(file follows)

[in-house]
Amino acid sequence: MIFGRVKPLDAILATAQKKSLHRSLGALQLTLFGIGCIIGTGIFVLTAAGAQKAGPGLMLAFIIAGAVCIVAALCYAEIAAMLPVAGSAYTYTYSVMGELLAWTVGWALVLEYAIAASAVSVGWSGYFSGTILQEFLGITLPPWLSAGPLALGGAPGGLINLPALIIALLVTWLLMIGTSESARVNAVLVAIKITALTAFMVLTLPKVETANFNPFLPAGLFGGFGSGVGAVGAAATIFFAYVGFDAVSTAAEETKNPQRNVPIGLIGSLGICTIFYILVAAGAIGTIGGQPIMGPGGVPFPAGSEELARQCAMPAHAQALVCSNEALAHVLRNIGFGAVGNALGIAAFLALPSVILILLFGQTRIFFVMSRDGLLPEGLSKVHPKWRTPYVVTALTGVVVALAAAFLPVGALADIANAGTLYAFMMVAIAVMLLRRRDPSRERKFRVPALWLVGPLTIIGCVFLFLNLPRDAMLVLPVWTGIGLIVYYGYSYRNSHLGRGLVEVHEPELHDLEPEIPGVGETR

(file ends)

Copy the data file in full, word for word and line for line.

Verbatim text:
[in-house]
Amino acid sequence: MIFGRVKPLDAILATAQKKSLHRSLGALQLTLFGIGCIIGTGIFVLTAAGAQKAGPGLMLAFIIAGAVCIVAALCYAEIAAMLPVAGSAYTYTYSVMGELLAWTVGWALVLEYAIAASAVSVGWSGYFSGTILQEFLGITLPPWLSAGPLALGGAPGGLINLPALIIALLVTWLLMIGTSESARVNAVLVAIKITALTAFMVLTLPKVETANFNPFLPAGLFGGFGSGVGAVGAAATIFFAYVGFDAVSTAAEETKNPQRNVPIGLIGSLGICTIFYILVAAGAIGTIGGQPIMGPGGVPFPAGSEELARQCAMPAHAQALVCSNEALAHVLRNIGFGAVGNALGIAAFLALPSVILILLFGQTRIFFVMSRDGLLPEGLSKVHPKWRTPYVVTALTGVVVALAAAFLPVGALADIANAGTLYAFMMVAIAVMLLRRRDPSRERKFRVPALWLVGPLTIIGCVFLFLNLPRDAMLVLPVWTGIGLIVYYGYSYRNSHLGRGLVEVHEPELHDLEPEIPGVGETR